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Seasoned pro

Nancie Battaglia’s new show highlights more than 30 years of photography in top publications

June 15, 2013
By MIKE LYNCH - Outdoors/Sports Writer (mlynch@adirondackdailyenterprise.com) , Adirondack Daily Enterprise

LAKE PLACID - For more than three decades, Lake Placid photographer Nancie Battaglia has documented sports, culture and breaking news in the Adirondacks and around the world.

During that period, her photographs have appeared in national publications, such as The New York Times and Sports Illustrated, as well as regional ones like Adirondack Life and the Adirondack Explorer.

A large sampling of those photographic clips are now available in the main exhibit at the Lake Placid Center for the Arts. The show, titled "...inPRINT...from published work...," runs until June 22. The LPCA gallery is open from 1 to 5 p.m. Tuesday through Saturday and during theater performances.

Article Photos

Lake Placid photographer Nancie Battaglia works as Vermontville nordic combined skier Bill Demong wins a Winter Olympic gold medal on Feb. 25, 2010, in Whistler, British Columbia.
(Enterprise file photo — Lou Reuter)

Battaglia said she was approached by the art center to put on an exhibit last year, in part because it's been a while since she had a show there. Her last one was 23 years ago to commemorate the 10th anniversary of the 1980 Winter Olympics in Lake Placid.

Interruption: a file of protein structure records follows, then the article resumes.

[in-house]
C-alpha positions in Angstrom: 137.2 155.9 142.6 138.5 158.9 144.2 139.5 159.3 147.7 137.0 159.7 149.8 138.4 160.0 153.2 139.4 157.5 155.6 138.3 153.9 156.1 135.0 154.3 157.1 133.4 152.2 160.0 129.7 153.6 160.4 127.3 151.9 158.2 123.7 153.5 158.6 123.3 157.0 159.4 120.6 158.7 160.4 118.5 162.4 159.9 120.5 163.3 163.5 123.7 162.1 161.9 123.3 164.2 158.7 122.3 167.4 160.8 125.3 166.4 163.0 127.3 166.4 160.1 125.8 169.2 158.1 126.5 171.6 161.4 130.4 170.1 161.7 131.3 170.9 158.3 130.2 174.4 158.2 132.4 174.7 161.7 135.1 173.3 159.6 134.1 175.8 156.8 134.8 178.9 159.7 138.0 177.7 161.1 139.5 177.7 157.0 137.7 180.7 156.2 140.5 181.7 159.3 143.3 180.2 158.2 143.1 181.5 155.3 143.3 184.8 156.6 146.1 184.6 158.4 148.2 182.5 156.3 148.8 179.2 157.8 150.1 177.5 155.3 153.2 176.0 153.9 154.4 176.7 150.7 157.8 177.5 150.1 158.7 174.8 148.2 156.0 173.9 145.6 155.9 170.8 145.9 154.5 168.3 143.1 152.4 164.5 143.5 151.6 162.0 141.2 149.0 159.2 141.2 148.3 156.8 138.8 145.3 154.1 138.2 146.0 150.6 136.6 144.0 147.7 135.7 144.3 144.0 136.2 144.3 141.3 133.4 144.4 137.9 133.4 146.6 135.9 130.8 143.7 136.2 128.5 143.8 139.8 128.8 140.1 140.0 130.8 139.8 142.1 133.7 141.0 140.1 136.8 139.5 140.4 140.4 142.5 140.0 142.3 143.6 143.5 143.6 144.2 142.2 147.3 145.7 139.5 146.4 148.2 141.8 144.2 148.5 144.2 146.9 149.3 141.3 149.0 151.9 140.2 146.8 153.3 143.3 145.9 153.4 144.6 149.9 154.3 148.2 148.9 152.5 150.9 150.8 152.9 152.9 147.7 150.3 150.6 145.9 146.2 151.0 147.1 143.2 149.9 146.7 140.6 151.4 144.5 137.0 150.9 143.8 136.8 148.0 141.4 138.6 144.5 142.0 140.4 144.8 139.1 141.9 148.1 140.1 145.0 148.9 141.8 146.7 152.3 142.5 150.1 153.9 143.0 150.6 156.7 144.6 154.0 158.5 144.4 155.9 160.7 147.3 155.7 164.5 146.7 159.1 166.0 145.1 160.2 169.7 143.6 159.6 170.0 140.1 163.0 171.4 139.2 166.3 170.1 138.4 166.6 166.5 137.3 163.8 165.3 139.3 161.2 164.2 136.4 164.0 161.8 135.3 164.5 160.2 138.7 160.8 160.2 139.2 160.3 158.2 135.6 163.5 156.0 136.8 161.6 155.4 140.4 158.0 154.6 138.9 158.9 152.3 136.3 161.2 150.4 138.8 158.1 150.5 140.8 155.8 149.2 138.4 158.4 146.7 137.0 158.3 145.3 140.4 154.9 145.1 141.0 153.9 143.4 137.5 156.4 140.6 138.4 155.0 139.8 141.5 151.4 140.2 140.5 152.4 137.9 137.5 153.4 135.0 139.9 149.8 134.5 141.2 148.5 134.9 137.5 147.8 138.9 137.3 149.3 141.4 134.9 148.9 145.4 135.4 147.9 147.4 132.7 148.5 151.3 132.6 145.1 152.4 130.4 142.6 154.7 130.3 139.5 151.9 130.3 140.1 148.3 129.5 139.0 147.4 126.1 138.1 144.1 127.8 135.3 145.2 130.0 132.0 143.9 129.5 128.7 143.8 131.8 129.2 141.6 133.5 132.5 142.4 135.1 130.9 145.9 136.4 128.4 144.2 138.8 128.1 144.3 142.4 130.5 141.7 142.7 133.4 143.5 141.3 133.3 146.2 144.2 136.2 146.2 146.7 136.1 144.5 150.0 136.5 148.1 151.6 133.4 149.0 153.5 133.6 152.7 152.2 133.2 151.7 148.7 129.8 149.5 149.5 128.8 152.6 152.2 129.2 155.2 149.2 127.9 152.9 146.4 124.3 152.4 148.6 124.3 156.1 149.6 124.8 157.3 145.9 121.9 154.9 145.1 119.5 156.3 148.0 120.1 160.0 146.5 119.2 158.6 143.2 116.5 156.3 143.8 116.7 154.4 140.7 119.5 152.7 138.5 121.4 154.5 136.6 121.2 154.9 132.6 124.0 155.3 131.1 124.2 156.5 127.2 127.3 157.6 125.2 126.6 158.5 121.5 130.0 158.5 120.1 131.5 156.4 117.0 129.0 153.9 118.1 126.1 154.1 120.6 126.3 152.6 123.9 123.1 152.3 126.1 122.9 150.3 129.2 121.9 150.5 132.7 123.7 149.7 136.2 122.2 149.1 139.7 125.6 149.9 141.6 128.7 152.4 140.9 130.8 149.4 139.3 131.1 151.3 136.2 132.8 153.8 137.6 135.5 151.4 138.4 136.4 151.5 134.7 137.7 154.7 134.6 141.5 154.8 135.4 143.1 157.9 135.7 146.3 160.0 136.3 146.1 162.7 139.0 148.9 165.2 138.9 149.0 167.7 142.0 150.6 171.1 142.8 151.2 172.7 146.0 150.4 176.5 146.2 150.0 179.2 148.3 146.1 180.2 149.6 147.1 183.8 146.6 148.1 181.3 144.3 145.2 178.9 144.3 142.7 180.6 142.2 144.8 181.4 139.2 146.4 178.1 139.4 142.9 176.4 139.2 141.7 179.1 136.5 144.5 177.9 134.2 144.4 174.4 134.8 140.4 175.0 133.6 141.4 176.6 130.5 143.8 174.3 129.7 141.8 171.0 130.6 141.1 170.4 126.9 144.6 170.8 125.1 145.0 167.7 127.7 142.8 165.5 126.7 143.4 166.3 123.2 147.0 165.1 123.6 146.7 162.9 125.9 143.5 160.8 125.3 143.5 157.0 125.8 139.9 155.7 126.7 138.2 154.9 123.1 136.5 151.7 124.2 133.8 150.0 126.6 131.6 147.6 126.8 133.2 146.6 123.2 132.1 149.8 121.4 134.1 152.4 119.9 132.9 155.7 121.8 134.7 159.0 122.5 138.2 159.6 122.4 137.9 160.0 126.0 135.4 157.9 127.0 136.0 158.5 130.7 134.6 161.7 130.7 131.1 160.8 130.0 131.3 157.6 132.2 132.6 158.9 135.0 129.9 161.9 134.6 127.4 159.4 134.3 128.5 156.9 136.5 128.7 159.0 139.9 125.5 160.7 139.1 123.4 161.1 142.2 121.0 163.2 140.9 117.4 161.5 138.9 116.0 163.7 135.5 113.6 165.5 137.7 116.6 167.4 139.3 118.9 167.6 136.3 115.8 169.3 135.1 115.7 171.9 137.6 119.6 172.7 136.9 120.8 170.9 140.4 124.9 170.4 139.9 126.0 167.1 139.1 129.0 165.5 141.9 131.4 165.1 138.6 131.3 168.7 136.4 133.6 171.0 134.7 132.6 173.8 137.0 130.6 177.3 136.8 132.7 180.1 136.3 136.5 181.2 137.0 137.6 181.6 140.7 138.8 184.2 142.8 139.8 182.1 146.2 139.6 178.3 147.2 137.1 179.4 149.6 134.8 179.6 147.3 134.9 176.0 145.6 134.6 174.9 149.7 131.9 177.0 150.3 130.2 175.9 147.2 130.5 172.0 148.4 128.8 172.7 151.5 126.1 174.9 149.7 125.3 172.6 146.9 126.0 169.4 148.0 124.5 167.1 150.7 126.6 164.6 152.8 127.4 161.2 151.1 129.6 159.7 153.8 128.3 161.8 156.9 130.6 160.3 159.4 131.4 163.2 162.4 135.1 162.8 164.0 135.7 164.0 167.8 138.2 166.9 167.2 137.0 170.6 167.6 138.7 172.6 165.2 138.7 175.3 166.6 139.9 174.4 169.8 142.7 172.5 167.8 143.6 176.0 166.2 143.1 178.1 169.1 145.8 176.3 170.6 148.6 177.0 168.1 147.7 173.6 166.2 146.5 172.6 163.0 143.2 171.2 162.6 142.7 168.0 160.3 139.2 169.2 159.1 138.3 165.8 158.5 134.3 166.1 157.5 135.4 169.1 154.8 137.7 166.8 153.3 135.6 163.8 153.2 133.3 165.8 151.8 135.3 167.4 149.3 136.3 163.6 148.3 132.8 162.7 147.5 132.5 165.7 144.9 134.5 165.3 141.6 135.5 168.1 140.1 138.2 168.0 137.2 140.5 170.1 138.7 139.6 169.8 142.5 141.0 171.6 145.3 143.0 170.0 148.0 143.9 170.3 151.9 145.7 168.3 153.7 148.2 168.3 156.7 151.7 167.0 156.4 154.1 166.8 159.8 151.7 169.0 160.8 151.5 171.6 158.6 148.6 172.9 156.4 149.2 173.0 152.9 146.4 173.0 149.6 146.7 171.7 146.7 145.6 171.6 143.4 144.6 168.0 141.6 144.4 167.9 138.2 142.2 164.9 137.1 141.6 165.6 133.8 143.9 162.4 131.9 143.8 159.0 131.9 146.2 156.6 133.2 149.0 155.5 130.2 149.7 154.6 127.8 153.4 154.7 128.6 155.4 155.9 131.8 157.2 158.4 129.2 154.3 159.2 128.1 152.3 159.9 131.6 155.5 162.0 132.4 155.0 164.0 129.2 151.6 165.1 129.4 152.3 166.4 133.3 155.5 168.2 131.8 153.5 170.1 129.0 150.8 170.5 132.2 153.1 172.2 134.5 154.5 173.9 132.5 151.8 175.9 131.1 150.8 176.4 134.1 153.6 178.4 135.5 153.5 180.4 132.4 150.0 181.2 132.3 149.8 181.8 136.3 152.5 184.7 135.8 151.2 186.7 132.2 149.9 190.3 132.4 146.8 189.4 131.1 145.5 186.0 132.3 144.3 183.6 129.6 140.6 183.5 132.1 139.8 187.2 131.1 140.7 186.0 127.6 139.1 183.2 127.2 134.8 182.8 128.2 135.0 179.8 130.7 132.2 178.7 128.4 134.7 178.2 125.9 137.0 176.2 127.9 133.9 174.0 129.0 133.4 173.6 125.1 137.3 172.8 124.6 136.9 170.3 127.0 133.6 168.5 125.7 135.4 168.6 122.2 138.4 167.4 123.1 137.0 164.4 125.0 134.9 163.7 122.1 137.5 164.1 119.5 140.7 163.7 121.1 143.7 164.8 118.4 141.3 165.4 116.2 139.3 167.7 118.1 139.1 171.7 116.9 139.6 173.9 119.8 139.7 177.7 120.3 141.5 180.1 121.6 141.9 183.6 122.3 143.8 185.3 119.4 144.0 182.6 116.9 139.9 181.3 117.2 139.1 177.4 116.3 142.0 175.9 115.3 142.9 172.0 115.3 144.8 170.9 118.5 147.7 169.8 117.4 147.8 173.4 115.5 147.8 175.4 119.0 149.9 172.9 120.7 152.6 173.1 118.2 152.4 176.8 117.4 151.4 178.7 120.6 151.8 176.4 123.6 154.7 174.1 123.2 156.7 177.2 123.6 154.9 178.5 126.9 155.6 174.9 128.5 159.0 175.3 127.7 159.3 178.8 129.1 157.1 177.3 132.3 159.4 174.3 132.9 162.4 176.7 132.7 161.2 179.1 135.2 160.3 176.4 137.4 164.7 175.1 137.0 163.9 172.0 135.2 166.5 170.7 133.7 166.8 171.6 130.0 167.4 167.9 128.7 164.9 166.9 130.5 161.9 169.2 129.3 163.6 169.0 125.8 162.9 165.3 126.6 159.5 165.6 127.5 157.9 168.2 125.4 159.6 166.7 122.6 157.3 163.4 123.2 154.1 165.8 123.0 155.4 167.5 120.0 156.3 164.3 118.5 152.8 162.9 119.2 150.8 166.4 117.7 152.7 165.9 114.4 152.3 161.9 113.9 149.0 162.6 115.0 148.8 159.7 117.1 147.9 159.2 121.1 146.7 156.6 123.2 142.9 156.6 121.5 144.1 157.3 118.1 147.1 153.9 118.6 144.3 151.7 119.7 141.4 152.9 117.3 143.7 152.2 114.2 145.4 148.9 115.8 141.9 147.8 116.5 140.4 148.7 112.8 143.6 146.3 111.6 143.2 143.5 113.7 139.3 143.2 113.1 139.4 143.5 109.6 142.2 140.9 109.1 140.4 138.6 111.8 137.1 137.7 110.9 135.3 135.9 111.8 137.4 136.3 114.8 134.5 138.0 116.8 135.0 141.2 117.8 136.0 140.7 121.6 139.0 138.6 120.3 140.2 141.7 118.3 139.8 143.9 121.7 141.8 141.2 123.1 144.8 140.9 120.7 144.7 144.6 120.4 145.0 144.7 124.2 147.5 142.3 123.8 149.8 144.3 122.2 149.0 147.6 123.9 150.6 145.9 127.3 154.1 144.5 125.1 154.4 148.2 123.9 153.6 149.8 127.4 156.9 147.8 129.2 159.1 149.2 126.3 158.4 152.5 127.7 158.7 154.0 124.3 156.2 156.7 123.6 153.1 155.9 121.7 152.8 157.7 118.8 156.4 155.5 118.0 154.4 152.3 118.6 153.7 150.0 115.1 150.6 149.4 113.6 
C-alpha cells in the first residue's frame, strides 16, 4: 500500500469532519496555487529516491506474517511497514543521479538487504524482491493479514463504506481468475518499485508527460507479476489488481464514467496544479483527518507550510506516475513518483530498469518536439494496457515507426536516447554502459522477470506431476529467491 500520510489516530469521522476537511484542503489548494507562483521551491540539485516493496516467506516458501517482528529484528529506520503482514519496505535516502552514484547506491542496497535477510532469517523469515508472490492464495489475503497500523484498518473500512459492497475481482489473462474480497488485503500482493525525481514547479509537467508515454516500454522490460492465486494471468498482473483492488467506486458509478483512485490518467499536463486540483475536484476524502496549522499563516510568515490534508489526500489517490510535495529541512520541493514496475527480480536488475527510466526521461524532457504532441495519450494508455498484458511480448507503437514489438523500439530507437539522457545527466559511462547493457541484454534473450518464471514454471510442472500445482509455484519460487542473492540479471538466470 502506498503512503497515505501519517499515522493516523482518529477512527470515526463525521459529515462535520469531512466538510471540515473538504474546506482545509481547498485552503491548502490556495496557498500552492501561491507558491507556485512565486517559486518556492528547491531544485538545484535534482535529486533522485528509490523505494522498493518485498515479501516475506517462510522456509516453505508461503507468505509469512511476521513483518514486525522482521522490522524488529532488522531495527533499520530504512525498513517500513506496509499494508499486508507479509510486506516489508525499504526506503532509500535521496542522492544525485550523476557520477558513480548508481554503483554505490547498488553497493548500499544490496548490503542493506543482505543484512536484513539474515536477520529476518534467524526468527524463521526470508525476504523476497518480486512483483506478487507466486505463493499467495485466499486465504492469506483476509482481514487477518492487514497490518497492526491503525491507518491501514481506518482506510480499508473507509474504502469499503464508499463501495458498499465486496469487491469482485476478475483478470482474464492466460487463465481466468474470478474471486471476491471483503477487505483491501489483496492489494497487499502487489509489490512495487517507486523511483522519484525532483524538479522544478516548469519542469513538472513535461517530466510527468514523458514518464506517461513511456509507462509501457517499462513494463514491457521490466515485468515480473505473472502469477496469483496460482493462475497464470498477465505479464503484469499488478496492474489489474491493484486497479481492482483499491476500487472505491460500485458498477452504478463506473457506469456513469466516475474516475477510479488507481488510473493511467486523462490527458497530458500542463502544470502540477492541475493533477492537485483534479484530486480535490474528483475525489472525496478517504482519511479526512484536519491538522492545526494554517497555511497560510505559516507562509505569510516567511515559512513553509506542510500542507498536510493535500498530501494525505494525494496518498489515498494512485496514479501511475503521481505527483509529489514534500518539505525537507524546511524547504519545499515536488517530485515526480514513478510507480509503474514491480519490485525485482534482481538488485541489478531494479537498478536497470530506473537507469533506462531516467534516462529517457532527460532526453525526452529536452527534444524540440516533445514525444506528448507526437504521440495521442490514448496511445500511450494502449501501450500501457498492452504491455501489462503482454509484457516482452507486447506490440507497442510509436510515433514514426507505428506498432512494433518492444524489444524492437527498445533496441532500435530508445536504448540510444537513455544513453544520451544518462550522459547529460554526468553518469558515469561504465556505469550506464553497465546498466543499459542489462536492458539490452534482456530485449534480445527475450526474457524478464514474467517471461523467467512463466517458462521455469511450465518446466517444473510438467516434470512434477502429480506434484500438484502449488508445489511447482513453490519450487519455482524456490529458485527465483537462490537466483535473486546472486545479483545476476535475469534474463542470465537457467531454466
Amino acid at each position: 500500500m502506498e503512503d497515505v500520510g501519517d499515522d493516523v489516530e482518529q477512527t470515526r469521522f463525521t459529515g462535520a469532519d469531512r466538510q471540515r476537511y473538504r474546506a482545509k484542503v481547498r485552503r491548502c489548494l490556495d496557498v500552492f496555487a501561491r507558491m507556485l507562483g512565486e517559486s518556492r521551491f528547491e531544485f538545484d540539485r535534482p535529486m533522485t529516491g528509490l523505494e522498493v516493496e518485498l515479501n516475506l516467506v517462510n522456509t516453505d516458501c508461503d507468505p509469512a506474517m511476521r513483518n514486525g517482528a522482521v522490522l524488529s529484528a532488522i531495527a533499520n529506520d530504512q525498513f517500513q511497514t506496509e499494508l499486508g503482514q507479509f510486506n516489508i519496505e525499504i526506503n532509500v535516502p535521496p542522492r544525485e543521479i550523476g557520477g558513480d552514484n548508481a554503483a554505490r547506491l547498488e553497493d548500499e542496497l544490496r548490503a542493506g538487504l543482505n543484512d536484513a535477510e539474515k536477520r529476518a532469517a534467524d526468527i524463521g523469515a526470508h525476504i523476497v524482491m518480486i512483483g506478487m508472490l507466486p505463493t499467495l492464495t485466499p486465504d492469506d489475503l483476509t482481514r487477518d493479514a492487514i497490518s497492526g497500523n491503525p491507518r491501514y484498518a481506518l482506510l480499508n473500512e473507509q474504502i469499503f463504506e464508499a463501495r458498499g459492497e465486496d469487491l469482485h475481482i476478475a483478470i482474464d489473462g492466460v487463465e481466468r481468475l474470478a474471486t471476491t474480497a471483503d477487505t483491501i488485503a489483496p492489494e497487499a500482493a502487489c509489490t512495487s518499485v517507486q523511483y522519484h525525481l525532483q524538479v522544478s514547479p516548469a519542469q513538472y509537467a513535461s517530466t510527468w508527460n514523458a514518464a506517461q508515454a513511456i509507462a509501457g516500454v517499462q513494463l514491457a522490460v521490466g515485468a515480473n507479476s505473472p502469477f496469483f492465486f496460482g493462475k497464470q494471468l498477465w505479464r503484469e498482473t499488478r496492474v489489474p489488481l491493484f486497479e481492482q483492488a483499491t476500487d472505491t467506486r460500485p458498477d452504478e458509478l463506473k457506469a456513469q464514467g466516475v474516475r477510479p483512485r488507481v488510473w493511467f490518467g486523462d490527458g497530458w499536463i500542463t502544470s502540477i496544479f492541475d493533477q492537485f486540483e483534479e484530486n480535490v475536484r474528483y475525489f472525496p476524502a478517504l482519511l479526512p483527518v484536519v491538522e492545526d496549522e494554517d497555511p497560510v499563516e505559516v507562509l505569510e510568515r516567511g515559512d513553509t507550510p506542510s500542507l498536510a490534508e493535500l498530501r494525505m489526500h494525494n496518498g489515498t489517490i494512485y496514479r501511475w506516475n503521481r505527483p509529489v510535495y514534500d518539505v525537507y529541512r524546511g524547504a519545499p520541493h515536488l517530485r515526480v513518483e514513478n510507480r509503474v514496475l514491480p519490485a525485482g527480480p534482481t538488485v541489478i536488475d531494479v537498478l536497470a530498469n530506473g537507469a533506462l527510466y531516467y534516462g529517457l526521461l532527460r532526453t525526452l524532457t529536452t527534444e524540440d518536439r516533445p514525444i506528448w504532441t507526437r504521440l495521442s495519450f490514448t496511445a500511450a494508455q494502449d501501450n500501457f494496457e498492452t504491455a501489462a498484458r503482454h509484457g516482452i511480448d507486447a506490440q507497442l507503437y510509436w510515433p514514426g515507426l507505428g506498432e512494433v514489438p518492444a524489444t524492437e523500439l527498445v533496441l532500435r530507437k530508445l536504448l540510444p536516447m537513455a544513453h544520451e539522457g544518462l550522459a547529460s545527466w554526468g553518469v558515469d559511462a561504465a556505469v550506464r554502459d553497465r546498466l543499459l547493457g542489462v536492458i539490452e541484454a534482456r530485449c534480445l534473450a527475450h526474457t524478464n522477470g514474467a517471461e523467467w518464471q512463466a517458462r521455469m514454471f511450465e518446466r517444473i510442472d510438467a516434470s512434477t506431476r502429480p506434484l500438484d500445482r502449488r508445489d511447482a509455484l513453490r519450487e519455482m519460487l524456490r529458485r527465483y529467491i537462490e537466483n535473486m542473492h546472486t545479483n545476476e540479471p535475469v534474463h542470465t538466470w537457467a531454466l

So over the winter and spring, she thought about how to put it together. Instead of coming up with an exhibit focused on matted and framed photographs, she went a different route.

"I thought it would be much more interesting and much more fun for people to see these hundreds and hundreds of clips," Battaglia said.

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Some photos in the show are in traditional frames with mattes, but most are in their published form, hung in plastic sheathing, giving the display a professional yet informal feel. They include work that dates back about three decades. It spans from black-and-white photos, taken with manual film cameras and developed in labs, to colorful images made up of digital pixels and edited on her computer.

One of the most colorful is an aerial shot of hundreds of canoes and kayaks, which she took in the summer of 2011 at the One Square Mile of Hope gathering in Inlet. The image shows 2,000 paddlers forming a gigantic raft on Fourth Lake. It has appeared in dozens of national and international publications, including National Geographic, Sports Illustrated, Sierra magazine, Canoe & Kayak and, just this spring, Readers Digest.

Some photos, like the Inlet one, took some planning and required thought about how to get the best angle ahead of time. For others, she captured the moment as it unfolded before her. One shot that exemplifies the latter is of U.S. alpine skier Lindsey Vonn immediately after winning a gold medal in the Vancouver Olympics in 2010. Battaglia said the day she took that photo, she was assigned to cover luge or bobsled for Sports Illustrated that night; however, the rest of the day she was free to do as she pleased. Instead of wasting time, she went right to work and showed up at the downhill race, knowing that if she got some good photos she could still turn them into the Sports Illustrated editor for consideration.